Translator Disclaimer
3 June 2013 An ATR architecture for algorithm development and testing
Author Affiliations +
A research platform with four cameras in the infrared and visible spectral domains is under development at the Norwegian Defence Research Establishment (FFI). The platform will be mounted on a high-speed jet aircraft and will primarily be used for image acquisition and for development and test of automatic target recognition (ATR) algorithms. The sensors on board produce large amounts of data, the algorithms can be computationally intensive and the data processing is complex. This puts great demands on the system architecture; it has to run in real-time and at the same time be suitable for algorithm development. In this paper we present an architecture for ATR systems that is designed to be exible, generic and efficient. The architecture is module based so that certain parts, e.g. specific ATR algorithms, can be exchanged without affecting the rest of the system. The modules are generic and can be used in various ATR system configurations. A software framework in C++ that handles large data ows in non-linear pipelines is used for implementation. The framework exploits several levels of parallelism and lets the hardware processing capacity be fully utilised. The ATR system is under development and has reached a first level that can be used for segmentation algorithm development and testing. The implemented system consists of several modules, and although their content is still limited, the segmentation module includes two different segmentation algorithms that can be easily exchanged. We demonstrate the system by applying the two segmentation algorithms to infrared images from sea trial recordings.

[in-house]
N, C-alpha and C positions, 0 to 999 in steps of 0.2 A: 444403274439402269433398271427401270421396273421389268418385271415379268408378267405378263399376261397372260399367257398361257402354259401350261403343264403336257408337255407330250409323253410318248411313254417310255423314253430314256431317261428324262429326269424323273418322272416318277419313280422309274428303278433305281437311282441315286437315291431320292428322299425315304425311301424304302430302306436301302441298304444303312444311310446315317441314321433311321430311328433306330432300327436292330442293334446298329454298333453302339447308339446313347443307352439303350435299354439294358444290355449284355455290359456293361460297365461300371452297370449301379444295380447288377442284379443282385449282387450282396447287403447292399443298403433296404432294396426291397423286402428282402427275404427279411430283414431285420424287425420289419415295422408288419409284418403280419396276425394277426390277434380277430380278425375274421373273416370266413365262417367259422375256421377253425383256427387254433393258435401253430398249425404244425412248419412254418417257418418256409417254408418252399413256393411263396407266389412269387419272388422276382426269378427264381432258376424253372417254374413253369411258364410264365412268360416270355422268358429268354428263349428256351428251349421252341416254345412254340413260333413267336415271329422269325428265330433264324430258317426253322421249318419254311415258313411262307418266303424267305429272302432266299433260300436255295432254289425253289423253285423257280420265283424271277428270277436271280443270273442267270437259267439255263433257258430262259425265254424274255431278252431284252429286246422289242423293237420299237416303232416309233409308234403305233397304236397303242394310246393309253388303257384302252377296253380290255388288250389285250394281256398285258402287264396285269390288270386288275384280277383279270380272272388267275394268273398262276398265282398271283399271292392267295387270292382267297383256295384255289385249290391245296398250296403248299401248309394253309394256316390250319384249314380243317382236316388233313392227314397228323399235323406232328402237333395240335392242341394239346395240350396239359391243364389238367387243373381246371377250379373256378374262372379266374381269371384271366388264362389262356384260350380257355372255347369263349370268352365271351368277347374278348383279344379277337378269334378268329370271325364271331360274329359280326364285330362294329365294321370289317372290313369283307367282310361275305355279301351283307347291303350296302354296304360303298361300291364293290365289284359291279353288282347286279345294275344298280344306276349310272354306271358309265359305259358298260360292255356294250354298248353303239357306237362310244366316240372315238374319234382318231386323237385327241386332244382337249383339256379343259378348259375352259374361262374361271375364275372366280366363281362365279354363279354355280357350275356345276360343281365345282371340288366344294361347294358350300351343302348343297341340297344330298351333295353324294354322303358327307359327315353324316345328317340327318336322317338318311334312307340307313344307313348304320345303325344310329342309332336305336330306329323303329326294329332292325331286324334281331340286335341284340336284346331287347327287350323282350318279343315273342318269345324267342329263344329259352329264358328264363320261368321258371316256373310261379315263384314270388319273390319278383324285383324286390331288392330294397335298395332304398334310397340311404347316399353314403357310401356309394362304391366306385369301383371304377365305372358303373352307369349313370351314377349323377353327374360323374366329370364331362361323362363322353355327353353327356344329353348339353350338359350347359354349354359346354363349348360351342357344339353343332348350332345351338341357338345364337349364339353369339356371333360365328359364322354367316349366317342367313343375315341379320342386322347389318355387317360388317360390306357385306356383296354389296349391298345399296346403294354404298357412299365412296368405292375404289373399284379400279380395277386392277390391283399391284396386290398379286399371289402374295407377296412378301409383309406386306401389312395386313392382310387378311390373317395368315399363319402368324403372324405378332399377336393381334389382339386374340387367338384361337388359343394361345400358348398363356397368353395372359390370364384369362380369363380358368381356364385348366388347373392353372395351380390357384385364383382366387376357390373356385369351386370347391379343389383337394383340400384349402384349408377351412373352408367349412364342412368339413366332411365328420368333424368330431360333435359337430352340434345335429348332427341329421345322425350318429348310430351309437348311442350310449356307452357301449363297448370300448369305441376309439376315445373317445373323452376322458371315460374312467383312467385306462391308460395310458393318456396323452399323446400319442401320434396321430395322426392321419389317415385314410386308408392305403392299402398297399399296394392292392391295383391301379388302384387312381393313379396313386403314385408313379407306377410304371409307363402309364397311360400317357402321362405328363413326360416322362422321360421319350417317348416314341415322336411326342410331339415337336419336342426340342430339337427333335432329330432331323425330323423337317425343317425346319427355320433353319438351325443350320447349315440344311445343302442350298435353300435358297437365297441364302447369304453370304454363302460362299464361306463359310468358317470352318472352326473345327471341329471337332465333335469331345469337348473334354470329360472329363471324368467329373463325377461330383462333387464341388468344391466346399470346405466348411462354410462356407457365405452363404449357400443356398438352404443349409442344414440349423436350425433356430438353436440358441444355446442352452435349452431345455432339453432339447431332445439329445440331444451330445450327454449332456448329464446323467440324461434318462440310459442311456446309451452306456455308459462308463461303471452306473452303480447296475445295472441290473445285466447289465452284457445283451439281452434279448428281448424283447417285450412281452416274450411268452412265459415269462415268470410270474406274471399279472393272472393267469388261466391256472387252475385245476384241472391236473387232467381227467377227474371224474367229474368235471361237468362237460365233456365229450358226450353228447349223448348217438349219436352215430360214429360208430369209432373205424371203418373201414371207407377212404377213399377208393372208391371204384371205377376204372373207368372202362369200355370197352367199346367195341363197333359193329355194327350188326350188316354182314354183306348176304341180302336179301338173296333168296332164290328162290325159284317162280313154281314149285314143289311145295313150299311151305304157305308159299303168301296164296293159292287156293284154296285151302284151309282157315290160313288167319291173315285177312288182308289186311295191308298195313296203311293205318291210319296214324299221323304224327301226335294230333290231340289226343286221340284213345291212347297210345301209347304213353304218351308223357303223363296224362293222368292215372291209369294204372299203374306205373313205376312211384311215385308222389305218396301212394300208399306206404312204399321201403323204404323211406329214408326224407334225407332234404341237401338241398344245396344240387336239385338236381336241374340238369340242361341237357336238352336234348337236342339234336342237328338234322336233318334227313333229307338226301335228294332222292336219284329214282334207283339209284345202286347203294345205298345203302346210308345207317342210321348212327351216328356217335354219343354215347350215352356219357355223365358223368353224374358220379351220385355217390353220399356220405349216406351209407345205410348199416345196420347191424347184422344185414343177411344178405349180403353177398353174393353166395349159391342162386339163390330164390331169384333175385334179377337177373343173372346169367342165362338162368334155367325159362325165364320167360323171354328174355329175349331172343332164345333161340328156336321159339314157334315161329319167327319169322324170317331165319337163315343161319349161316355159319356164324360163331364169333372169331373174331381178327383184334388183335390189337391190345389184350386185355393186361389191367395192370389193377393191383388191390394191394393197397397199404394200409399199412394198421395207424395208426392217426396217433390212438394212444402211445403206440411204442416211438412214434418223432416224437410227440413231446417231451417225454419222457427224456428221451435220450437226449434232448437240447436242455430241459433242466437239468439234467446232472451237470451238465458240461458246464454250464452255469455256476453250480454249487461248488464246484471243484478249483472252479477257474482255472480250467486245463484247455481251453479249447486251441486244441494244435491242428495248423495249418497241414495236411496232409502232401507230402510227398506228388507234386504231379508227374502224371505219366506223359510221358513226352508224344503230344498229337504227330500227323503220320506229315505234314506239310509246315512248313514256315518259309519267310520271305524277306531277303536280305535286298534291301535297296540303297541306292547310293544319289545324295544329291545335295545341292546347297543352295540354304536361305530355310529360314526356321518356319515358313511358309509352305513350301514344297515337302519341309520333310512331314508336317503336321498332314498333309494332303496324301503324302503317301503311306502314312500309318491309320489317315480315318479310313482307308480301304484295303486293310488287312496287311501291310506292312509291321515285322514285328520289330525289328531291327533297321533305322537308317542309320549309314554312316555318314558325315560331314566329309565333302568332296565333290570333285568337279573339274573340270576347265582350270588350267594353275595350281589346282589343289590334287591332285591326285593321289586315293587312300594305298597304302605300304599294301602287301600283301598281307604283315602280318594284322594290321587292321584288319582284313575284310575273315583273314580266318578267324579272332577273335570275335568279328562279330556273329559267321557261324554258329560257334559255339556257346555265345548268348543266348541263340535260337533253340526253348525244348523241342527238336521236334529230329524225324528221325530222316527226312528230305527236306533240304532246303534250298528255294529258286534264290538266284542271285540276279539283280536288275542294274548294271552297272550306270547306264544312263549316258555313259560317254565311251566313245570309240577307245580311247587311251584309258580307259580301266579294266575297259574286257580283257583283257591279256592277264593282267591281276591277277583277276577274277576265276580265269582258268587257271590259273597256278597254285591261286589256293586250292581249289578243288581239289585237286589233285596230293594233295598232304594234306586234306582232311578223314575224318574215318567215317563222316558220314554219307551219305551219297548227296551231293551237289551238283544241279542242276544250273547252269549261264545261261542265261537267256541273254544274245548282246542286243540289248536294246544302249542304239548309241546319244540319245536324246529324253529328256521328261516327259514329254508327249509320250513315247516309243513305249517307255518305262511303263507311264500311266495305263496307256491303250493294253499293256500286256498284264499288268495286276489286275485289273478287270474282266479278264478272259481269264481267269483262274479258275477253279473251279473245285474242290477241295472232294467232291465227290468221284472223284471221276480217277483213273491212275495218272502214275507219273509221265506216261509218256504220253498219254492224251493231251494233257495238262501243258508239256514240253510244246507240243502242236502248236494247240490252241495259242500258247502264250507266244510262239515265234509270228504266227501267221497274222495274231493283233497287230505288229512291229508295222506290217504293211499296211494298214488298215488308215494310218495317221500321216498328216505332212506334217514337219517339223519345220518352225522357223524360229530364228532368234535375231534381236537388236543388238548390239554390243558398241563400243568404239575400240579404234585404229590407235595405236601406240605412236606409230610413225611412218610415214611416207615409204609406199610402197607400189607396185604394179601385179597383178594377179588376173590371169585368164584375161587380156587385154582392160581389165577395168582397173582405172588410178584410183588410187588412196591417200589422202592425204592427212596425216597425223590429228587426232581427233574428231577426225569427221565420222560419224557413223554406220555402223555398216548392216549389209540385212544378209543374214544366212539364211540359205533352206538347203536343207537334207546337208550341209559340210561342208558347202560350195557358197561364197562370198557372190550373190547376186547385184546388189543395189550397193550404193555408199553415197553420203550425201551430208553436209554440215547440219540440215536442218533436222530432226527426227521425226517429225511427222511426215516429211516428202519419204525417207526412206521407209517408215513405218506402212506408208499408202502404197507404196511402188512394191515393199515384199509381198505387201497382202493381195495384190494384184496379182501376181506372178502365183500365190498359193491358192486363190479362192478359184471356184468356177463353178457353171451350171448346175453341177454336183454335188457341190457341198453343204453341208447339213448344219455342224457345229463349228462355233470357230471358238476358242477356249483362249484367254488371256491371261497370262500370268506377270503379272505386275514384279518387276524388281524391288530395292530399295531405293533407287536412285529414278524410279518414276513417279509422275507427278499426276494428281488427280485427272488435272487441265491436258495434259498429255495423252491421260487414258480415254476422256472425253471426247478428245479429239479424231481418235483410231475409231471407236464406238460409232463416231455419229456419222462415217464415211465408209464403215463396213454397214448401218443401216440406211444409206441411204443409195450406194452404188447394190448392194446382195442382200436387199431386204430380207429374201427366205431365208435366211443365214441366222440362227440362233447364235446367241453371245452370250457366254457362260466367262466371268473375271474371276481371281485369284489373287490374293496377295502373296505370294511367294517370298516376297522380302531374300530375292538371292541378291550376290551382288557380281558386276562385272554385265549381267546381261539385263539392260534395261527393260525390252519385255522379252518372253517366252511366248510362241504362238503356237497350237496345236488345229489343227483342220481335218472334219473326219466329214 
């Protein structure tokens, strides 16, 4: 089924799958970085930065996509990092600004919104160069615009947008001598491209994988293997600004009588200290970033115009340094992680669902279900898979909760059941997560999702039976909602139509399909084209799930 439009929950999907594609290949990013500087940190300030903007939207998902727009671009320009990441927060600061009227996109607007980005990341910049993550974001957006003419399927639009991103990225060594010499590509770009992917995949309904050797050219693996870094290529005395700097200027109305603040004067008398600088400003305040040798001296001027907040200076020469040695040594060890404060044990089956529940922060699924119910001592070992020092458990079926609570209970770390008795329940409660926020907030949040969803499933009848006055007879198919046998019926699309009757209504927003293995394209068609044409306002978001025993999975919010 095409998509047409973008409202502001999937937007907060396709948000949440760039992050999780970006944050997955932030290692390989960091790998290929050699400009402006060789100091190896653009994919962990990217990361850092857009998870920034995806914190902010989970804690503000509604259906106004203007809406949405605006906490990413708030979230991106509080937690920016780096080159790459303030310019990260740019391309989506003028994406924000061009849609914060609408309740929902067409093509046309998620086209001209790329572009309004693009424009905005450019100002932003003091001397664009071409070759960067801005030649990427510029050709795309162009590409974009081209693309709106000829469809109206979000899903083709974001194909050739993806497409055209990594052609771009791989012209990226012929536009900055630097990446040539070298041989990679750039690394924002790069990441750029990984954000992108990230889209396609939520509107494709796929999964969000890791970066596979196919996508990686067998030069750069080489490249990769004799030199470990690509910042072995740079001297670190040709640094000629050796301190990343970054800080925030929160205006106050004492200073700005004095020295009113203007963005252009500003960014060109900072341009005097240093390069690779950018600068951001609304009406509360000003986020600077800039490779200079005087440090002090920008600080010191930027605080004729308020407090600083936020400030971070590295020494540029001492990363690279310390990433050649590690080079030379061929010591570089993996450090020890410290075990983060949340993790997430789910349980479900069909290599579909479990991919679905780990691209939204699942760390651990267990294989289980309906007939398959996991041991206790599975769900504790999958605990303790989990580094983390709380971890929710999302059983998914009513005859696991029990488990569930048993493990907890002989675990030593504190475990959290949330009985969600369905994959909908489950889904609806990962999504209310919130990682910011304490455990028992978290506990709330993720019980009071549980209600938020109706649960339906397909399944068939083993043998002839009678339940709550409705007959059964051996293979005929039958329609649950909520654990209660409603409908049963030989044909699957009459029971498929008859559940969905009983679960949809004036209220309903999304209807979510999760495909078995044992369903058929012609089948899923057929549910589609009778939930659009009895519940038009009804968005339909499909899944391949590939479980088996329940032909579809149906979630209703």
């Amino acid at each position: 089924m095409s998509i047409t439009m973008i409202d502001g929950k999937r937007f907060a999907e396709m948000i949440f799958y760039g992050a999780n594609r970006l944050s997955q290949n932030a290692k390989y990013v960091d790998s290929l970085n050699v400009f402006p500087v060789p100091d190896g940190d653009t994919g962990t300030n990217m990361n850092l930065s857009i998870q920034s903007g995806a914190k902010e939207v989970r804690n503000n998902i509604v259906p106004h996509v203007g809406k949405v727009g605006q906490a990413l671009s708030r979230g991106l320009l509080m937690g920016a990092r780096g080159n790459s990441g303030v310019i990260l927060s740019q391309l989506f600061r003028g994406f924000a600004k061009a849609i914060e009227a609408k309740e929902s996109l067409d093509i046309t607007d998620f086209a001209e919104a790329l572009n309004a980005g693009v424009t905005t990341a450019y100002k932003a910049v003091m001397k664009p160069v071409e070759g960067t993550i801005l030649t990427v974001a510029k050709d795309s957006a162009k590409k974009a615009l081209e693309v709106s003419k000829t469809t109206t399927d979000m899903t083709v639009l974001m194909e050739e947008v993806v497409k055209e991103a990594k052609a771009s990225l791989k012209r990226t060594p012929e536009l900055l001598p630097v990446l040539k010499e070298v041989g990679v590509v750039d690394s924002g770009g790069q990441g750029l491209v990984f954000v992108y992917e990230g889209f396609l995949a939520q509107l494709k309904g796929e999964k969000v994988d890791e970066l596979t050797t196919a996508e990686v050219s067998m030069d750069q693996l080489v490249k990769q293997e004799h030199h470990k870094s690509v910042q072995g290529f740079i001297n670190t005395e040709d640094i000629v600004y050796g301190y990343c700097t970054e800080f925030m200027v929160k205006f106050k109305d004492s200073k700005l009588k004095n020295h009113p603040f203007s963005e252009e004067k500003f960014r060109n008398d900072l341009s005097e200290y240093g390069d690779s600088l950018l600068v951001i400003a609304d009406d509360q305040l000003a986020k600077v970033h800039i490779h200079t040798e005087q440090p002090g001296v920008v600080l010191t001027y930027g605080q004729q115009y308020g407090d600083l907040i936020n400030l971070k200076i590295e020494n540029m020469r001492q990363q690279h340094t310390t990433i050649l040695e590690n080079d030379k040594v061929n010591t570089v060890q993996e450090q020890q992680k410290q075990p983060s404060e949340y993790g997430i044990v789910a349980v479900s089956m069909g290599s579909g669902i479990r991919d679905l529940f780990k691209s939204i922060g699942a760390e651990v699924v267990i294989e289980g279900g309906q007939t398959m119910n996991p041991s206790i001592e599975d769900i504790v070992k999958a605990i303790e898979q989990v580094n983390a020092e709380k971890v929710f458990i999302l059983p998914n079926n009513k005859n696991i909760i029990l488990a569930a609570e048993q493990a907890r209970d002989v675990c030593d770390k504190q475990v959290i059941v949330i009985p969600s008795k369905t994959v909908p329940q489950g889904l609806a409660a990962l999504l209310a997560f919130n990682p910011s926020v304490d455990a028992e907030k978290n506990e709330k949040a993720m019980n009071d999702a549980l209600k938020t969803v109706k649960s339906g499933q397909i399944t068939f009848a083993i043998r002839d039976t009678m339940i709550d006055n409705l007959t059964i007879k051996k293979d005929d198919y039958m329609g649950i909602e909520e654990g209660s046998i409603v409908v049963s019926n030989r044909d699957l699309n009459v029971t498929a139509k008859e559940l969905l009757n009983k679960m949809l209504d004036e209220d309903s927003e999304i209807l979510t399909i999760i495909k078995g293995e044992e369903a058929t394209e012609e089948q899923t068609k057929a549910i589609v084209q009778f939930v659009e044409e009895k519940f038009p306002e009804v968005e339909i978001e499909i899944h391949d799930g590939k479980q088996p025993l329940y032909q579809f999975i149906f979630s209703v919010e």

© (2013) COPYRIGHT Society of Photo-Optical Instrumentation Engineers (SPIE). Downloading of the abstract is permitted for personal use only.
Gøril M. Breivik, Kristin H. Løkken, Alvin Brattli, Hans C. Palm, and Trym Haavardsholm "An ATR architecture for algorithm development and testing", Proc. SPIE 8744, Automatic Target Recognition XXIII, 874402 (3 June 2013);

Back to Top